Sunday, February 01, 2009

All Quiet on the Western Front

by Erich Maria Remarque

What can I say to do justice to this book? The cover blurb calls this "The Greatest War Novel of All Time." It's certainly the best that I've ever read. In fact, I wouldn't be at all surprised if some of the other war stories I've read haven't used All Quiet as part of their research. It's an account of World War I, as seen through the experiences of Paul Bäumer, a young German man serving in France--the "Western front" to the German army. Through his eyes we see the brutality, absurdity, sorrow and community of war. At times Paul reflects on his experiences, noting how they have essentially shredded his former life as a student and may have killed his future. Other times he holds such reflections at bay and, for the sake of his sanity, focuses on the moment and the ongoing task of staying alive. It's a book full of despair and sorrow, yet it also contains moments of love and humor. It is very much a tale that's real, which, I suppose, also makes it more tragic. If only this was a dark fantasy that exists only in the writer's imagination.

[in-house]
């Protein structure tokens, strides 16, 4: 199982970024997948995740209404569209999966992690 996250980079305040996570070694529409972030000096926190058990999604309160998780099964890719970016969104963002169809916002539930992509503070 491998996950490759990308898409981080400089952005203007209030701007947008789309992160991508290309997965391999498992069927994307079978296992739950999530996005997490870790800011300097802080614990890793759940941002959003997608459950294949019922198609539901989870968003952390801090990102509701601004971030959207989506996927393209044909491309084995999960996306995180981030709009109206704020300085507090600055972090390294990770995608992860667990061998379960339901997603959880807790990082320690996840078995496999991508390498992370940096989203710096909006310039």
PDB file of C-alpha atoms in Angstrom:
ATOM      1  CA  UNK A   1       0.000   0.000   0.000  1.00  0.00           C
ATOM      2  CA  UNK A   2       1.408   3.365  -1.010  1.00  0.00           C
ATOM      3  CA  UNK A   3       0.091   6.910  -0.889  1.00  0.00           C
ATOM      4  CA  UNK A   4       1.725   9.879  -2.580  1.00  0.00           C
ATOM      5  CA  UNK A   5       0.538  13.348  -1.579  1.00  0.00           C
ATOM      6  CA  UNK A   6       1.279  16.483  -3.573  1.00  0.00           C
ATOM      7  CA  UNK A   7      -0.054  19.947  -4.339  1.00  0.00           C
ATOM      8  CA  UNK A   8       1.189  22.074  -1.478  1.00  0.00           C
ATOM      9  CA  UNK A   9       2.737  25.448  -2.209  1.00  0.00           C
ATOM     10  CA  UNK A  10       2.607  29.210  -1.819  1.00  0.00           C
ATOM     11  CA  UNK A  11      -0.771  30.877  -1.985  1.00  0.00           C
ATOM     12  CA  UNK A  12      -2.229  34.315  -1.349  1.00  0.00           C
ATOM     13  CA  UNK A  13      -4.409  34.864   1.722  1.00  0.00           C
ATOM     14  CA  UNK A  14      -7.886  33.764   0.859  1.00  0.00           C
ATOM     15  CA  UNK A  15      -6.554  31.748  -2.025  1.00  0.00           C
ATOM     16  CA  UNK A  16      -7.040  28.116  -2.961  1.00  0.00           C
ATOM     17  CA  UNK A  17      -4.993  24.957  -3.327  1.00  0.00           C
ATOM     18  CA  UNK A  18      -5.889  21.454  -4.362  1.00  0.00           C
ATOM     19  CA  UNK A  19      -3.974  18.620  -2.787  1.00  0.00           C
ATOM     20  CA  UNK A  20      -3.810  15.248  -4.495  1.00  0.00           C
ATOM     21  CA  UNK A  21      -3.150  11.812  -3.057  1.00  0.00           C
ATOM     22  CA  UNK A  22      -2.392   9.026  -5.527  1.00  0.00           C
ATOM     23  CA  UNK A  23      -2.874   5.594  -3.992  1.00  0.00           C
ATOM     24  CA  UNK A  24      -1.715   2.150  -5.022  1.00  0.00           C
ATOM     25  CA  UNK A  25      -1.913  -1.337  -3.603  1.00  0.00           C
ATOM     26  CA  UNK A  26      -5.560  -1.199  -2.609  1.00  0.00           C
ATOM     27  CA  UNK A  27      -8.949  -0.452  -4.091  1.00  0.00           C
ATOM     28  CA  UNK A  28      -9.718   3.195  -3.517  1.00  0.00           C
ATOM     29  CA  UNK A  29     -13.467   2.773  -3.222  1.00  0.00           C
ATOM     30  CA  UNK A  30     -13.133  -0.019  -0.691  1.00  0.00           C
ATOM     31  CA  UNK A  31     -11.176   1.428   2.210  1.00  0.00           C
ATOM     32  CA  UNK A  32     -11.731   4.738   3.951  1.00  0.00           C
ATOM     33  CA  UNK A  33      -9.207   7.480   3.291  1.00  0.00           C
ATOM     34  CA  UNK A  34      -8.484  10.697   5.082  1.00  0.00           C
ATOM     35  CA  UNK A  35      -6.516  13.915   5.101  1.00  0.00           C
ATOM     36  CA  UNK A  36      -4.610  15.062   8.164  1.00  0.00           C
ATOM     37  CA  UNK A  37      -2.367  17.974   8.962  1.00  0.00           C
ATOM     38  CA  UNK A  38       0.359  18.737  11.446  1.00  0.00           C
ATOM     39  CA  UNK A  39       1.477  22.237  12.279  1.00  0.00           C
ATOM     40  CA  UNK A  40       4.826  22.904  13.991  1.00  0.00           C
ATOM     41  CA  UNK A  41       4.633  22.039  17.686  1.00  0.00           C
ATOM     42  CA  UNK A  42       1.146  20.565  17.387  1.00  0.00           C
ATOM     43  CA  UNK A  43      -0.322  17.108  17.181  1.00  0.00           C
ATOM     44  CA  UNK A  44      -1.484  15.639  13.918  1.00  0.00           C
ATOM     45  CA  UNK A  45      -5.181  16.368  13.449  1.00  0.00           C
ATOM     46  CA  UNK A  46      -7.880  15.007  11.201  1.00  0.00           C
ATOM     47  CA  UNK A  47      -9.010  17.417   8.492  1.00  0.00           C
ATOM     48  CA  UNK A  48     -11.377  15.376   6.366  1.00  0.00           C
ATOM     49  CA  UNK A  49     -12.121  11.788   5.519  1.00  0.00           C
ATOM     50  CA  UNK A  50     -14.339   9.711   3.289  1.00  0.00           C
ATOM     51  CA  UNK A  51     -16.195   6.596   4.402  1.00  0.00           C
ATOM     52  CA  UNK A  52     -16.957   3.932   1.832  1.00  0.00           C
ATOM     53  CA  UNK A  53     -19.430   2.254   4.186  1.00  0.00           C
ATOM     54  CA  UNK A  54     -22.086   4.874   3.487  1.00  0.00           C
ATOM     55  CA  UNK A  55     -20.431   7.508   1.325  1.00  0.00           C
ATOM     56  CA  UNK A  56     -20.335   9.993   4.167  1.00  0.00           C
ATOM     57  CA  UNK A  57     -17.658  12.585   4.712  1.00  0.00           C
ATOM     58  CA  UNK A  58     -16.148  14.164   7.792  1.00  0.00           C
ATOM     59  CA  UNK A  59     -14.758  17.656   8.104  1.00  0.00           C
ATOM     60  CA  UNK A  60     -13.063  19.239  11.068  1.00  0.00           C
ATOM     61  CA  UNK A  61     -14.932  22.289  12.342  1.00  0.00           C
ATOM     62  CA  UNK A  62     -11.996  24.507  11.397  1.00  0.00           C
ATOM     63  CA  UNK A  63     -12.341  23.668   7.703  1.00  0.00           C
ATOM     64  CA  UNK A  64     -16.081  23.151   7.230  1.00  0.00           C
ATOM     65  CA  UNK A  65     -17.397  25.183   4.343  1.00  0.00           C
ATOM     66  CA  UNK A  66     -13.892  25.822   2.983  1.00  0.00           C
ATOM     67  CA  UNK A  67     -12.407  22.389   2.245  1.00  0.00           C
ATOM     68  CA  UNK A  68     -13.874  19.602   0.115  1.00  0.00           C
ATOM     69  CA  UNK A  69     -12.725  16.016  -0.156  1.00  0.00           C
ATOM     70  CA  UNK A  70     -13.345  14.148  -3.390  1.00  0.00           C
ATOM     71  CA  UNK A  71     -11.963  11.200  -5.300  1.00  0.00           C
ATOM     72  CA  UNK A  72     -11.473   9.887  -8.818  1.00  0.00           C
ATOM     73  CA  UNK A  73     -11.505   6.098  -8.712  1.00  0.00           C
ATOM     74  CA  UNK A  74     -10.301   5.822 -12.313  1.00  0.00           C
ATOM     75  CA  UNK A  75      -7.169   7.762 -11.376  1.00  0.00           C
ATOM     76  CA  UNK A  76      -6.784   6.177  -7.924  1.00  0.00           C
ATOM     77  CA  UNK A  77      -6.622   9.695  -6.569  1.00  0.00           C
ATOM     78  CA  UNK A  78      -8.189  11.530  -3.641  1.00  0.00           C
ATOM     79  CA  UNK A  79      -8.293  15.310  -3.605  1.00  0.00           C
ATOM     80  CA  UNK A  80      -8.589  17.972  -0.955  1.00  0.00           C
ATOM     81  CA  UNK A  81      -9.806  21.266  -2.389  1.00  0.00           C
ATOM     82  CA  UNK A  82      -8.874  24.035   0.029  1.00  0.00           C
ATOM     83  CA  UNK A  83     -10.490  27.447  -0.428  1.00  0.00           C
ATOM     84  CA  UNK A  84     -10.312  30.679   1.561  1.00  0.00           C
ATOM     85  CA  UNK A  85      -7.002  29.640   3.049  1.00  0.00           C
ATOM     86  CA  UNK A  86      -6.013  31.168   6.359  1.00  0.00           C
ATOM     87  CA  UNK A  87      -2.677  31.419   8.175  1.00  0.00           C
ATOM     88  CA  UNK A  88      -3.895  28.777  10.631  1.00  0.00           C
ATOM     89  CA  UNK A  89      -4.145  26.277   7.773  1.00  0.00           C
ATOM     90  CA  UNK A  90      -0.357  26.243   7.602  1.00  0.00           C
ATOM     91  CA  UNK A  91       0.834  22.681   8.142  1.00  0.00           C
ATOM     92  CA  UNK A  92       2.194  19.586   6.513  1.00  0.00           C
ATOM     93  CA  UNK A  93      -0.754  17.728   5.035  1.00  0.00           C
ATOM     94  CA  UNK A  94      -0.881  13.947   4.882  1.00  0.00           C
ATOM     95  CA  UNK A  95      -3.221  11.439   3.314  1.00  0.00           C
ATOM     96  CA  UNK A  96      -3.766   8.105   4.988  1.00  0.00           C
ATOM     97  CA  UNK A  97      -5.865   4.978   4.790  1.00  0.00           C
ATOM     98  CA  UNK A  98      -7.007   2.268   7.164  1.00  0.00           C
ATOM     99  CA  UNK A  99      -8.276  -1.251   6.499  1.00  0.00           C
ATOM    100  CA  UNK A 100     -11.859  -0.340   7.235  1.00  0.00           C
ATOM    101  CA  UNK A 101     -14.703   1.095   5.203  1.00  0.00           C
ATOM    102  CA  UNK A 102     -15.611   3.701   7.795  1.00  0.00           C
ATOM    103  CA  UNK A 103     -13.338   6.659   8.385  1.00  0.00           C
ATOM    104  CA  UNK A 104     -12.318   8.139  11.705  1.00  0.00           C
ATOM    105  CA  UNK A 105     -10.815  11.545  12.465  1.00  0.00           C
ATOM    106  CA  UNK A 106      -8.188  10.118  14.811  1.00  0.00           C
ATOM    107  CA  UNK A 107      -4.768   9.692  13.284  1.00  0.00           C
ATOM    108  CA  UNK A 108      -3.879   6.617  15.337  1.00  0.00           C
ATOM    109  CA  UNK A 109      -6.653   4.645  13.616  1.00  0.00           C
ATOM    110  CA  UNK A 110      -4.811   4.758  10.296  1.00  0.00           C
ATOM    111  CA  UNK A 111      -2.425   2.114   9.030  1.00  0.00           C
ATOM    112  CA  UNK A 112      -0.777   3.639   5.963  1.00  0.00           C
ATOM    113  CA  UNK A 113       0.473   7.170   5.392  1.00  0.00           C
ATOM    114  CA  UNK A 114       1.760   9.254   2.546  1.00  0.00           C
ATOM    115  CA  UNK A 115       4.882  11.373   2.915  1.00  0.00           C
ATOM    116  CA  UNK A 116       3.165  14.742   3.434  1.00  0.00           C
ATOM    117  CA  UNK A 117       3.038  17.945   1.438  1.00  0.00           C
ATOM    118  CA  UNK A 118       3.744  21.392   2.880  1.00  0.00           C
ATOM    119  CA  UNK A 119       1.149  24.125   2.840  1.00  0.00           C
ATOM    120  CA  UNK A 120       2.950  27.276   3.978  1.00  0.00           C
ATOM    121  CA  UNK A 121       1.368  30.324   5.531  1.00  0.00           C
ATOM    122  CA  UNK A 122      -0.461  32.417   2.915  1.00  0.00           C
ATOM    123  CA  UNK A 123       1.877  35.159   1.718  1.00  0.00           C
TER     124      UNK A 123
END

Think I'll keep it on my shelf.
LibraryThing link


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